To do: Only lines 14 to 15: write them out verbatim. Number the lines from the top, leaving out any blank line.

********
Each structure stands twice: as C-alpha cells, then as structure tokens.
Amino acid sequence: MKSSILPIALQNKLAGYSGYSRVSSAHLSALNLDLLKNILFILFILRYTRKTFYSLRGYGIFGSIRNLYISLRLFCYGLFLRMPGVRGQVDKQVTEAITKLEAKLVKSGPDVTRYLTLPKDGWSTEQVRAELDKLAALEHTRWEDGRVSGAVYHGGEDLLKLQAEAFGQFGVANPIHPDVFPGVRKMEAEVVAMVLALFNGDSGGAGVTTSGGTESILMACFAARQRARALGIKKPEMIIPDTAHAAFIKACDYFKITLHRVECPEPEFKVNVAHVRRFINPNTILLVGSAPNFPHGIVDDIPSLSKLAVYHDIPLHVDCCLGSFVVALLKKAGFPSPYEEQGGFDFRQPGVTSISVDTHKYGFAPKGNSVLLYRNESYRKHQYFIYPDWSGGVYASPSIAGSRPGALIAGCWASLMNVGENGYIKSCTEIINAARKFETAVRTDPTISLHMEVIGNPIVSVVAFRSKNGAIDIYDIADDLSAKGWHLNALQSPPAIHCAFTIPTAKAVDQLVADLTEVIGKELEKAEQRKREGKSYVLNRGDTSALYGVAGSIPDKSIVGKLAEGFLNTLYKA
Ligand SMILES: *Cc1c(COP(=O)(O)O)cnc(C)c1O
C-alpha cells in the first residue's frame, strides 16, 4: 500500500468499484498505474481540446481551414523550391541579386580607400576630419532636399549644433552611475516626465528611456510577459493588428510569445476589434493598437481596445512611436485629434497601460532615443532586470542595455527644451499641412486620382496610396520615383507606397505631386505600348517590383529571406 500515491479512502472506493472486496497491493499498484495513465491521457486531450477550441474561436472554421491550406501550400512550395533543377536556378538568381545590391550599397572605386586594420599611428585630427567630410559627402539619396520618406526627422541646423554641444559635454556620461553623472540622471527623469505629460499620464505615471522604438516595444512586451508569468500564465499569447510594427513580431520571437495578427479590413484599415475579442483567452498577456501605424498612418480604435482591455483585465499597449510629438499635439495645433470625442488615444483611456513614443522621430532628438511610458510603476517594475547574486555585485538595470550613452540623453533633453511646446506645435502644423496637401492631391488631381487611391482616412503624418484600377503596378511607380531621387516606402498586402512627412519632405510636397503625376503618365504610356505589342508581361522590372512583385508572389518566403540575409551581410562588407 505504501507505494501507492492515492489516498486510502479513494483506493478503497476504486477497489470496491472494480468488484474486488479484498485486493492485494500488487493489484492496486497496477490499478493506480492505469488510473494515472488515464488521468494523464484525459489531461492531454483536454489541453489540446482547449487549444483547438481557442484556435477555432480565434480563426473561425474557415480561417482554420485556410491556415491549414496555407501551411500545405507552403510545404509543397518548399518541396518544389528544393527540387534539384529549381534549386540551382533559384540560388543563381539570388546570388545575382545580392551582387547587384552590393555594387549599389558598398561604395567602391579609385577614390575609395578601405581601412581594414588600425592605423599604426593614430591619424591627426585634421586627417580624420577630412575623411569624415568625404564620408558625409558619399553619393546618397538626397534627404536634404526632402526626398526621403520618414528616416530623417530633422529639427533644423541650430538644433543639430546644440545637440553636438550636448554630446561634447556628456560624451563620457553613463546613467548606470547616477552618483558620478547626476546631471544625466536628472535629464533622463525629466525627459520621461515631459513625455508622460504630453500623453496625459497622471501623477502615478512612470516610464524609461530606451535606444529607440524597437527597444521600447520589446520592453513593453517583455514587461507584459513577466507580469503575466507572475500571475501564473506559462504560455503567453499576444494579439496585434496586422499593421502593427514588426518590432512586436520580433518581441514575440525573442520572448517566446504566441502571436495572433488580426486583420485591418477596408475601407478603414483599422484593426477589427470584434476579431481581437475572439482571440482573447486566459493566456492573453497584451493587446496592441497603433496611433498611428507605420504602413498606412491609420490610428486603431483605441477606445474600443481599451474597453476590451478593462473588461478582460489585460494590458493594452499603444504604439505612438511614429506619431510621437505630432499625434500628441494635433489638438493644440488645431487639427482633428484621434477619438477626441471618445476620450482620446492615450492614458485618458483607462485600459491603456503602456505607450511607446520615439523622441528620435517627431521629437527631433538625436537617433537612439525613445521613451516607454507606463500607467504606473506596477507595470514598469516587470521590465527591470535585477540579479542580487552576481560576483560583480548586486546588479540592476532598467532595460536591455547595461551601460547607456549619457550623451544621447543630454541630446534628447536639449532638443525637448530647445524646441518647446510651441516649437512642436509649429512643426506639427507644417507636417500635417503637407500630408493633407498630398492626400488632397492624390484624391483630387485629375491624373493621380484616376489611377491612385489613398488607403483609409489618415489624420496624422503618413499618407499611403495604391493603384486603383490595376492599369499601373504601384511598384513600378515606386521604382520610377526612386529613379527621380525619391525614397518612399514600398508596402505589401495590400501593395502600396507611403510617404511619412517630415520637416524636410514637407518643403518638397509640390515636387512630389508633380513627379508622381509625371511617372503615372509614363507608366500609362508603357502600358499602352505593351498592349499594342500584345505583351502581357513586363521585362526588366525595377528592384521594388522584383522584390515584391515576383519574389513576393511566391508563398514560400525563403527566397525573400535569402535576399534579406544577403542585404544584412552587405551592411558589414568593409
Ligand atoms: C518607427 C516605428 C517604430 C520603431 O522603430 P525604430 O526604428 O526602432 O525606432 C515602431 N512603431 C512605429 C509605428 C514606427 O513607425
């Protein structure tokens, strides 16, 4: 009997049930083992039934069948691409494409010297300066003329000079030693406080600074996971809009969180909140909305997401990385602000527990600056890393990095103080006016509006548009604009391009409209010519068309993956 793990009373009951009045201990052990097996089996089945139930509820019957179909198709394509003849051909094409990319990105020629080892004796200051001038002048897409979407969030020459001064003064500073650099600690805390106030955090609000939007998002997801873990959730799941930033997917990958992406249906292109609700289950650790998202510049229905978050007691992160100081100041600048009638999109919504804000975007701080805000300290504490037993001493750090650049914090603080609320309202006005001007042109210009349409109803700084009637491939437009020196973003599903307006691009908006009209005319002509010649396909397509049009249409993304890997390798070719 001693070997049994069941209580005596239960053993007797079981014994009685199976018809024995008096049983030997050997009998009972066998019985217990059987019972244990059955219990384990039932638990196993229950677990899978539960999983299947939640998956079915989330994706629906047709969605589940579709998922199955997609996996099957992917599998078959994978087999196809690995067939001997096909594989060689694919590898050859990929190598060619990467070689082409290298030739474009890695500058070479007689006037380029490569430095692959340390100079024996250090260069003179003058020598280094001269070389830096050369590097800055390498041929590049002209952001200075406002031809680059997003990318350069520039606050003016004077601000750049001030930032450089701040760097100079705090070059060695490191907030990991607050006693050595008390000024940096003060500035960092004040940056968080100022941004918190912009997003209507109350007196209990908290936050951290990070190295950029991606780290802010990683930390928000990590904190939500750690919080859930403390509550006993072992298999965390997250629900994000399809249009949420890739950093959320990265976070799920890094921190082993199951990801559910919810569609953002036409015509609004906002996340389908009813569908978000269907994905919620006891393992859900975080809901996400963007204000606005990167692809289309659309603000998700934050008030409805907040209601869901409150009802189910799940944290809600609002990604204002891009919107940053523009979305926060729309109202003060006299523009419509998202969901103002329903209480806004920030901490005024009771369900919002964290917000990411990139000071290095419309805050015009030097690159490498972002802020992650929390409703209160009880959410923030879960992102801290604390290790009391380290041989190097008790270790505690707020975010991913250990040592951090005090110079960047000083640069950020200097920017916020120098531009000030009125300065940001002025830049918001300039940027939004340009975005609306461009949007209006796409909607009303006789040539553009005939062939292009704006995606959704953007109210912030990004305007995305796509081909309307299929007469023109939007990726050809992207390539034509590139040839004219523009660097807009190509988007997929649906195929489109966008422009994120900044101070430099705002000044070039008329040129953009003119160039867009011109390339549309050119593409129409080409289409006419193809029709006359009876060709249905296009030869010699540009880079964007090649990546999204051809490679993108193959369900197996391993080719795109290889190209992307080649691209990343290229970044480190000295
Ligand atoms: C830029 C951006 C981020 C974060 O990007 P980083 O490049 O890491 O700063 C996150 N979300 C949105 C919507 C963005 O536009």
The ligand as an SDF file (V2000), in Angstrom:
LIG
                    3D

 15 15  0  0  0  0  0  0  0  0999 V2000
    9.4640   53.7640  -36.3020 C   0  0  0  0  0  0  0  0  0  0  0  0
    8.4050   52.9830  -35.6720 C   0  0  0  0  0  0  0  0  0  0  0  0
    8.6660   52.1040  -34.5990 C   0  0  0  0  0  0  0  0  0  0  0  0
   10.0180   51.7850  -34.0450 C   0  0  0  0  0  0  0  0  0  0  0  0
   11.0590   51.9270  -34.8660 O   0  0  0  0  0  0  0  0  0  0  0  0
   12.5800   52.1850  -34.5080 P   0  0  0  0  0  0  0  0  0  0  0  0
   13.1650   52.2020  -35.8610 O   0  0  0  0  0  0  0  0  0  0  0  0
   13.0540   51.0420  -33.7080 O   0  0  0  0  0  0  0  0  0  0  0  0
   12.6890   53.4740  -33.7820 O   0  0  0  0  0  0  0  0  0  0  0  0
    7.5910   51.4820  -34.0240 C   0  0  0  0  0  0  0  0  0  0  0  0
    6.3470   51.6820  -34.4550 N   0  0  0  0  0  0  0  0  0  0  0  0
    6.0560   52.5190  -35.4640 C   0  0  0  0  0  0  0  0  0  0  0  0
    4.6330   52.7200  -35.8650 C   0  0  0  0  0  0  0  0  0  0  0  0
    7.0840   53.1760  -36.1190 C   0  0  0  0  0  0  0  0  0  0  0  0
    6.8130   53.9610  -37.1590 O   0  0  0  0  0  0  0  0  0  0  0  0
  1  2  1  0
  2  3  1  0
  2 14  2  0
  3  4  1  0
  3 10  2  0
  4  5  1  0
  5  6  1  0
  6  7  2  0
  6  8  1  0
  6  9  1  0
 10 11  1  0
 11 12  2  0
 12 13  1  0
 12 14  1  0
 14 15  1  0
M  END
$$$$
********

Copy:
    8.6660   52.1040  -34.5990 C   0  0  0  0  0  0  0  0  0  0  0  0
   10.0180   51.7850  -34.0450 C   0  0  0  0  0  0  0  0  0  0  0  0